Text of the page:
- Firefox 3 (Windows XP, Linux, and OpenSolaris)
Browsers reported to work
- Camino 1.5.x (Mac OS X 10.4)
- Opera 9.25 (Windows Server 2003, Windows XP, and FreeBSD 6)
- Opera 9.30 (Wii, TinyMCE is non-functional)
- Opera 9.60 beta1 (Windows XP)
I really enjoy using this webmail program, it gives you the impression of using an expensive email program but it’s free. This installation is relatively easy and can be modified to give it some of your unique look . I added the files into my Apache server and simply followed the steps that are laid out by the install procedures. If you have any kind of problems their web site offers HTML documents that are put together very well and you can look at active tickets to see problems other are having. There is also a community forum that you can ask question and receive guidance on issues you are having. This can be found at http://trac.roundcube.net.
The interface is very easy to use and has the feel similar to outlook but it does not have some of the features such as a calender. Anyhow here are a few screen shots of the user interface.
There is also a great deal of settings that each user can play with to get the webmail more of their own. They can change how they see the mail itself in its own window or have a preview on the inbox page. You can select how many rows you want to see on the page right down to your signature for emails you send out. It has a fully functional address book that is easy to use and can import and export contacts in a vCard format. There is also the ability to search through your emails for specific senders. Here are some more pics of the settings windows.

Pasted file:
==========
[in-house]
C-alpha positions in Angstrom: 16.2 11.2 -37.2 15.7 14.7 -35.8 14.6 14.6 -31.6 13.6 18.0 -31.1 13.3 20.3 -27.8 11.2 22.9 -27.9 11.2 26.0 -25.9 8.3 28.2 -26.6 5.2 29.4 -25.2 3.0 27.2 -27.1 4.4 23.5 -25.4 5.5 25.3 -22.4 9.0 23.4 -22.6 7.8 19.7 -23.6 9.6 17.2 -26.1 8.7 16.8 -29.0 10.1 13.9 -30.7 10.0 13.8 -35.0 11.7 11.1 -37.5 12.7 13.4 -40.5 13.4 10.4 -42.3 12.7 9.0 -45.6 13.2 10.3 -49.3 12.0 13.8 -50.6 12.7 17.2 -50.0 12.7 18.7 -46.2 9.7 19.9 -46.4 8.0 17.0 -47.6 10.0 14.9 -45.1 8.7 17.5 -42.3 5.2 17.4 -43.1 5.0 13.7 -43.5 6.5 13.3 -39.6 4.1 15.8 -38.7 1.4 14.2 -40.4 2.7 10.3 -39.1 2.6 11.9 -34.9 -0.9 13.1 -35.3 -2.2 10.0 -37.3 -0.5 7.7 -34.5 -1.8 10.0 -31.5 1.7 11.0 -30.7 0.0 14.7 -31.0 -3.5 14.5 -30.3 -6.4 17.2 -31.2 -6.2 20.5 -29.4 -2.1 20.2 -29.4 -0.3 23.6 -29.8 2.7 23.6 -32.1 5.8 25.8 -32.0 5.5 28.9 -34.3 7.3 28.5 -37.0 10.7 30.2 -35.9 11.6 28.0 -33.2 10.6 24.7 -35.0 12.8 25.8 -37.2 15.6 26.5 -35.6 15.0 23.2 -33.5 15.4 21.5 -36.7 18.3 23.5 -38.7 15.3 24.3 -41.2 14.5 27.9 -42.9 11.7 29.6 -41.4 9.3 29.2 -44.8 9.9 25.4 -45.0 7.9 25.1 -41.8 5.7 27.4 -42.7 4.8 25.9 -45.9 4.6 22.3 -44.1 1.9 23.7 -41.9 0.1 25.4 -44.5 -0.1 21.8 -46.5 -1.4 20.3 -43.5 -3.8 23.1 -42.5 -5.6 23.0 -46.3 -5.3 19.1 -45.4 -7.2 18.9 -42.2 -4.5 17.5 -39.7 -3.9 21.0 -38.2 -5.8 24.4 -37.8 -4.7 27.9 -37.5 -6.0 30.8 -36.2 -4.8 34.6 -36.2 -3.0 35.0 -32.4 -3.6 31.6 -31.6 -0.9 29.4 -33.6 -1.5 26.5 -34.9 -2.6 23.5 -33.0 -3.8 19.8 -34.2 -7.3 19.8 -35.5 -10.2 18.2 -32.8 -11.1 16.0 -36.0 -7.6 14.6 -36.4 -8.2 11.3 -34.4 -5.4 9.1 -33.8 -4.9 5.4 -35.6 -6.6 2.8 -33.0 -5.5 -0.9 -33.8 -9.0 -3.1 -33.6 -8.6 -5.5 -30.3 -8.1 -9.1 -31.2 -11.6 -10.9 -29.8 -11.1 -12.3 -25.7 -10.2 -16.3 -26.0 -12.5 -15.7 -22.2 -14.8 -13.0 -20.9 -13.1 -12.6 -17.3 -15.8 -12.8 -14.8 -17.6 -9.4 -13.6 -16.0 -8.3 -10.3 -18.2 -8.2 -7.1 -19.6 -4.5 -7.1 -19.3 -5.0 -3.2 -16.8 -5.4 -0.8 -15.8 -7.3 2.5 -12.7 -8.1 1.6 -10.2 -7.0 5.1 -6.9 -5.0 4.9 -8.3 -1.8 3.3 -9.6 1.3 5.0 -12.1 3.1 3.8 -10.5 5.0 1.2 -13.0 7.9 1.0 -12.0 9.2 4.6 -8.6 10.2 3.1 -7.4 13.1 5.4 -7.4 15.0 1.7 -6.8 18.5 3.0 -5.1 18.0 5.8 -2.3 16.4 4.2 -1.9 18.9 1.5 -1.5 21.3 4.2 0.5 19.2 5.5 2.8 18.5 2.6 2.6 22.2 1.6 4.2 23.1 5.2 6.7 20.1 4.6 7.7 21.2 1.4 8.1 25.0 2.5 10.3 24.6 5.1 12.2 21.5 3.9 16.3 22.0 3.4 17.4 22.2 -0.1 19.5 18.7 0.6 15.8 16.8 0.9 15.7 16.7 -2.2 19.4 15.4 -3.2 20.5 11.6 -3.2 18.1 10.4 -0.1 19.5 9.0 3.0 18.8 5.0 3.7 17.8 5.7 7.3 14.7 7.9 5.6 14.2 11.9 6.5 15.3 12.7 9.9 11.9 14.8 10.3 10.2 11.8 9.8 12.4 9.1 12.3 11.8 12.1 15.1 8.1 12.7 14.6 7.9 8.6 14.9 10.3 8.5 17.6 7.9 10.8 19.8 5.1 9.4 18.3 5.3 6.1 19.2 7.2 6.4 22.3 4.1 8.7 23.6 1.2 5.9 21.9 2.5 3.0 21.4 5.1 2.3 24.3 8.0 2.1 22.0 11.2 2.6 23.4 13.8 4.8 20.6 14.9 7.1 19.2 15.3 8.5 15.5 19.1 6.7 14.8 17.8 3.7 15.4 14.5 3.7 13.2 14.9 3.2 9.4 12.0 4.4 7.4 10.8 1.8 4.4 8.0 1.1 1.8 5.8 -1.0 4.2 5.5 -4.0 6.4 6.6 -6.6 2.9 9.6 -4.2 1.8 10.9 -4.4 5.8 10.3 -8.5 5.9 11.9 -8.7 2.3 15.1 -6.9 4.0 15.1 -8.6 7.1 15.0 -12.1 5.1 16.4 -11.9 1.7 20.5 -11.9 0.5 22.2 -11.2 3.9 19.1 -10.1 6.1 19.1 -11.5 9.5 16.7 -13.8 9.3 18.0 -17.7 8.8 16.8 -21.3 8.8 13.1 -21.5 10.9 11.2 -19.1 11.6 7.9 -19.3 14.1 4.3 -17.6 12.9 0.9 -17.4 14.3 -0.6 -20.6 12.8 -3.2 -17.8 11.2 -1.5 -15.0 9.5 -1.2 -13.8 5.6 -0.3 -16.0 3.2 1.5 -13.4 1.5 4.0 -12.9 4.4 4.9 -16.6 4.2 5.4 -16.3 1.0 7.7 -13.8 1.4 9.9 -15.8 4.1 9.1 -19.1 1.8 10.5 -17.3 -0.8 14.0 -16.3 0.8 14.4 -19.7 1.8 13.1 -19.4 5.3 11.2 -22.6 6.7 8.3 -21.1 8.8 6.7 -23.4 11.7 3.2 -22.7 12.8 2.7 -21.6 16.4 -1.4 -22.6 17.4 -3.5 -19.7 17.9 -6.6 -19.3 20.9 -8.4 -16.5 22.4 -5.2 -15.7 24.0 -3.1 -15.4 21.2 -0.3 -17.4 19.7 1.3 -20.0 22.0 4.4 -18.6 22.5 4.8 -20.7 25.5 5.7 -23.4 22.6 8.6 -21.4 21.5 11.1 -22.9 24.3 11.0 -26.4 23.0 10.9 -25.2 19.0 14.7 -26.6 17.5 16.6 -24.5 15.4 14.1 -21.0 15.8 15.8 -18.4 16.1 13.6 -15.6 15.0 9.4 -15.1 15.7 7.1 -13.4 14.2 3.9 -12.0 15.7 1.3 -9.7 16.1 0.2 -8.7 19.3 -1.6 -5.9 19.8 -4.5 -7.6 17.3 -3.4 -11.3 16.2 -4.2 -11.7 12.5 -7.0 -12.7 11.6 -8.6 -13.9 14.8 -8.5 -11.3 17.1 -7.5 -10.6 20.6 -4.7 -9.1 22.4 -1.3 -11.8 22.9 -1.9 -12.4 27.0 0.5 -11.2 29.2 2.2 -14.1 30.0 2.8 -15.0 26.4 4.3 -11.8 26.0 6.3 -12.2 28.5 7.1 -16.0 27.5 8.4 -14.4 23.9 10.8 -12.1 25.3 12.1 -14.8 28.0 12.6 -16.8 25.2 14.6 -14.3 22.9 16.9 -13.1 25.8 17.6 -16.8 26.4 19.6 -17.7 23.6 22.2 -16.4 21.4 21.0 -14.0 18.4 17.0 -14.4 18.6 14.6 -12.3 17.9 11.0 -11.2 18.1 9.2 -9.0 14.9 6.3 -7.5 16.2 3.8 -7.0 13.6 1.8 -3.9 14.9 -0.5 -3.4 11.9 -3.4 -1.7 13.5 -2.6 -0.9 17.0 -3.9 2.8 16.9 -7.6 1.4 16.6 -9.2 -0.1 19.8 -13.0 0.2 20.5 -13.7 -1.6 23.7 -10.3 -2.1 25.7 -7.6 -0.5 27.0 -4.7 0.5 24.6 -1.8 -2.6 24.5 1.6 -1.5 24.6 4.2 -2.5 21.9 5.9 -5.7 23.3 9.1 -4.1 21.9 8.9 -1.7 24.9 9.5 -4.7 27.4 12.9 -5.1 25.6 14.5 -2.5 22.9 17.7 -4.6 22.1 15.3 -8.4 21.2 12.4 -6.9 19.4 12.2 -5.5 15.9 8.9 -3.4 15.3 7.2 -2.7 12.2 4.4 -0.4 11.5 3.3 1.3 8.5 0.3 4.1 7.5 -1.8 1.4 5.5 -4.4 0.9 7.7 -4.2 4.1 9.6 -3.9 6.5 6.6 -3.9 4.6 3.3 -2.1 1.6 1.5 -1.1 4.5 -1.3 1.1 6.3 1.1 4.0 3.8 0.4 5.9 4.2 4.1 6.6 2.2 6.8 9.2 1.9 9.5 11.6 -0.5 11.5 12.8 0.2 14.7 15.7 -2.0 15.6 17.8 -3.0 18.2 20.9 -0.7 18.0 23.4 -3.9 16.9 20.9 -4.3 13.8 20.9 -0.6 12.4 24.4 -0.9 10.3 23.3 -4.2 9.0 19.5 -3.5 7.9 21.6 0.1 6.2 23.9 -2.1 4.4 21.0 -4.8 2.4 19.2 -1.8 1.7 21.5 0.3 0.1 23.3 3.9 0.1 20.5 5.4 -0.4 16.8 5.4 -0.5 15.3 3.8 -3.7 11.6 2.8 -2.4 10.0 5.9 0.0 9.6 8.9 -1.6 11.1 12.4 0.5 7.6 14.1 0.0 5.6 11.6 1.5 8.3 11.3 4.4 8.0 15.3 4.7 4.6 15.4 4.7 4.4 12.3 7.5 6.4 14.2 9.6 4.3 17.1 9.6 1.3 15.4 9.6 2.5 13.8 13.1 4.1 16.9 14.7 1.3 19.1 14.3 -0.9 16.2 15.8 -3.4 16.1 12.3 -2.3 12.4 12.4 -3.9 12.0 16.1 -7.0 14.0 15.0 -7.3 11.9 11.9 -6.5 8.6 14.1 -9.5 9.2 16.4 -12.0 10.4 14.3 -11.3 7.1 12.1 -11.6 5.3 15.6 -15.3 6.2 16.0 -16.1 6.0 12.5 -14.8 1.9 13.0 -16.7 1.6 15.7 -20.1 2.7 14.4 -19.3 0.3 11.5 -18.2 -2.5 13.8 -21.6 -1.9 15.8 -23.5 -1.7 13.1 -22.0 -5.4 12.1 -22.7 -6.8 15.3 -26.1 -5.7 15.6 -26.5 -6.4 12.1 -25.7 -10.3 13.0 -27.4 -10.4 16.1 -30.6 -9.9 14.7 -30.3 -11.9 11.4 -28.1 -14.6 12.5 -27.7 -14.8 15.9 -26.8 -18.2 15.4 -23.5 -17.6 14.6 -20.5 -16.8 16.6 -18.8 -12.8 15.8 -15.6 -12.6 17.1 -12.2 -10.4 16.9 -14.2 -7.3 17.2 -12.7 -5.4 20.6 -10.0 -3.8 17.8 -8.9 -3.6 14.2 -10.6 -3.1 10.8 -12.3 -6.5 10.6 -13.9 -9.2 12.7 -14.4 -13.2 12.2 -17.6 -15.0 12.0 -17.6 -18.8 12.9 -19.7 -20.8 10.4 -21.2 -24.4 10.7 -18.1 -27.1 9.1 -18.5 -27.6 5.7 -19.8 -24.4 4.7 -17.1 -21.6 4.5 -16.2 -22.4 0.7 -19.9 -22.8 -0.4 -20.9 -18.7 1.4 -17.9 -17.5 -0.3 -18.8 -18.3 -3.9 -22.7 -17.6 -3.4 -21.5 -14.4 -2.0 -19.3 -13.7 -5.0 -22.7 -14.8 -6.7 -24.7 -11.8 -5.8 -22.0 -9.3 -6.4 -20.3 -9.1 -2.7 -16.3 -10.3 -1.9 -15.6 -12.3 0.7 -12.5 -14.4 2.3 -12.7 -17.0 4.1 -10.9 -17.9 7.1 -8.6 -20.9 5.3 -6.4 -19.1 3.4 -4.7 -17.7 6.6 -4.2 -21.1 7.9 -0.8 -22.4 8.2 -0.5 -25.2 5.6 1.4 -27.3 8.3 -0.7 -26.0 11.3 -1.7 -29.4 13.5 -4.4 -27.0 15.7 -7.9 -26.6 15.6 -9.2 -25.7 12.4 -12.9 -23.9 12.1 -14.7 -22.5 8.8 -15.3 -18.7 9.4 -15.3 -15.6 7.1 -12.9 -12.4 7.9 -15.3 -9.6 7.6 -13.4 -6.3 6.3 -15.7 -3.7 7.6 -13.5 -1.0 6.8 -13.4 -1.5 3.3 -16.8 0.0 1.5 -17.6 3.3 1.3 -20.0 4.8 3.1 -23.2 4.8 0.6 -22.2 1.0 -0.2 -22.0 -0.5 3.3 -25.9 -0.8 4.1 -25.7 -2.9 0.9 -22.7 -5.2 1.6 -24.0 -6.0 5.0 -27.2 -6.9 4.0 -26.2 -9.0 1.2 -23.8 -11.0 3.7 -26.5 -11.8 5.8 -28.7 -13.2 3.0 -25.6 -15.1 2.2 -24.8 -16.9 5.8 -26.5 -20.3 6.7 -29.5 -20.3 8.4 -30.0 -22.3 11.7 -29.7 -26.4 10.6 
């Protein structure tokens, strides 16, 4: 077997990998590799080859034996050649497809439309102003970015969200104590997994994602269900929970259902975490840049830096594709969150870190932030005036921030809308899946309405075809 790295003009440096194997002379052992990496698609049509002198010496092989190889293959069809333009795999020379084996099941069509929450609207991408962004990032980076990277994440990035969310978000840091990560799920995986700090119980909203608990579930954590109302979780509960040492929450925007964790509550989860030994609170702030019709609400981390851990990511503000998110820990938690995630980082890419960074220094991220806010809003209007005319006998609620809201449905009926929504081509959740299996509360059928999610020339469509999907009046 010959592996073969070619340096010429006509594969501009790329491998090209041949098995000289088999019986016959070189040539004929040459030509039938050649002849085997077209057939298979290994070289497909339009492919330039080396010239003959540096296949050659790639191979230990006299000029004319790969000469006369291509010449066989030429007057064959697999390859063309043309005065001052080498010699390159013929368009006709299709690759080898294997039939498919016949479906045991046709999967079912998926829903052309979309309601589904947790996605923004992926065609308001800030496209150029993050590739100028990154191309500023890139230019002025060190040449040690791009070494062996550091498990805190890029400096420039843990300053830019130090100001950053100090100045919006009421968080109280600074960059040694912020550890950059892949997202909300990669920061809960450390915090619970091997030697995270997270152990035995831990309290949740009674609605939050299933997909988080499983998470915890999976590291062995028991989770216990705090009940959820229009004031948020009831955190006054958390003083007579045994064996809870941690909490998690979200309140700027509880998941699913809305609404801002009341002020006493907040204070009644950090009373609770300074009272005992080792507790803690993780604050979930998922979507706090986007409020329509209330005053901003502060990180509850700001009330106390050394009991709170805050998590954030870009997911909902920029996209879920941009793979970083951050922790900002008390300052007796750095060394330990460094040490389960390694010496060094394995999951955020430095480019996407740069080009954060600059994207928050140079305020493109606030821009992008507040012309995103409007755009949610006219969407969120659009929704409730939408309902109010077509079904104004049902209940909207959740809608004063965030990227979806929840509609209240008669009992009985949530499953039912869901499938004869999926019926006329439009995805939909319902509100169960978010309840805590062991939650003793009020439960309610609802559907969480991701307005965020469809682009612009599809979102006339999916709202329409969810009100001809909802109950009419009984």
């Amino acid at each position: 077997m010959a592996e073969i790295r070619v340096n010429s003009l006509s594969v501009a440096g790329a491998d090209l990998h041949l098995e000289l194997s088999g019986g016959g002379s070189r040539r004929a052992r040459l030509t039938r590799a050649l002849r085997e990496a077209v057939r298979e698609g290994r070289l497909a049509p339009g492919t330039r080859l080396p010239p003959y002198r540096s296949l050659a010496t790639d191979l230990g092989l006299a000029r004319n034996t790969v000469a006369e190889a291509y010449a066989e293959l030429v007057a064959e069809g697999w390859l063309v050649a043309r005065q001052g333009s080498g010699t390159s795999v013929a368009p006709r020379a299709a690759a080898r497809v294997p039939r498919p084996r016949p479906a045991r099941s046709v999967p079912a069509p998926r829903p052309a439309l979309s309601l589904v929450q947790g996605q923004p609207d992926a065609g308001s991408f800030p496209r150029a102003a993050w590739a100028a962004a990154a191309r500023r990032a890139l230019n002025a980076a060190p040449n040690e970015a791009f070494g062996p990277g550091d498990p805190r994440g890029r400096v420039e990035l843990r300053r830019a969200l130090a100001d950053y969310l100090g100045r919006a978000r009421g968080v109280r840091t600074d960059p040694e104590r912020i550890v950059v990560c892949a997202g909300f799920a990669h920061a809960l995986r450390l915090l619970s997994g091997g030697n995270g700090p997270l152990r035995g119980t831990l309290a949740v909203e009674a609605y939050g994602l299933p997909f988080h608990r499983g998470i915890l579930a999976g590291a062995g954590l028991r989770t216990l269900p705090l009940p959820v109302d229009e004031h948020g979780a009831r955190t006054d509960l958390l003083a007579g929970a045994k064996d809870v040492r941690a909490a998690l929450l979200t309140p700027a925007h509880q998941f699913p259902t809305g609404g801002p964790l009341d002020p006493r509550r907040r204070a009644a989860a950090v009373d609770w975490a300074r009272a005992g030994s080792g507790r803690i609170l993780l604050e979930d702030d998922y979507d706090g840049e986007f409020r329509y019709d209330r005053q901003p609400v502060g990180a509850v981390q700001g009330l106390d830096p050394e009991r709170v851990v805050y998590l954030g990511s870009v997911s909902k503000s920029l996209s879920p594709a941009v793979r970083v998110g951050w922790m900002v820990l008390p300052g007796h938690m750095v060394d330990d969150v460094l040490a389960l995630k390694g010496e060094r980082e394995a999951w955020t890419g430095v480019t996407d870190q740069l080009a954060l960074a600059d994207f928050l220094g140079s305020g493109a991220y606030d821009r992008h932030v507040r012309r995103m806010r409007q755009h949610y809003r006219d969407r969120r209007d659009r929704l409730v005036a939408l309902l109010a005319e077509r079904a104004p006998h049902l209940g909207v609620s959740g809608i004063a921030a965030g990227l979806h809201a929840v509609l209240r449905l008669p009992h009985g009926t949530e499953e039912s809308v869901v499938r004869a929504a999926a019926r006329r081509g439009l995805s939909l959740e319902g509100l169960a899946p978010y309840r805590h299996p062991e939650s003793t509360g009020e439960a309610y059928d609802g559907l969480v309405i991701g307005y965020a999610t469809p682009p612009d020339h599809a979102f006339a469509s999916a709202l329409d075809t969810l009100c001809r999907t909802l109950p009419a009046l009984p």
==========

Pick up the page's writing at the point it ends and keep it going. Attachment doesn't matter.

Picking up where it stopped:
When you install the interface into you web server you upload the folder and bring the ./INSTALLER/.index.php file up in your web browser. It will walk you through some information you have to enter. This will be the name you want for the login screen, the web browser, database information, IMAP server, and creating account the first time you login. Once all of the information is entered it brings up some files that are the main.inc and the db.inc. These two files are the configuration files that setup roundcube for your use. You will copy the test to a text editor or select the button. Then you need to upload these files to your Roundcube config directory. Here are the generic versions of theses files.
Once all of the configuration is finished you need to remove the Installer directory to insure someone doesn’t use it to destroy your server or just take data from you. I did have a few problems the first time I installed it. It wouldn’t recognize some of the accounts that were on the email server. But once I reinstalled it and allow for the automatic creation of accounts during the first login, everything has worked fine. Now when I say create new accounts it is only in the roundcube database and not in your mail server. Check it out if you want a new look for your webmail interface and don’t want to spend a great deal of money.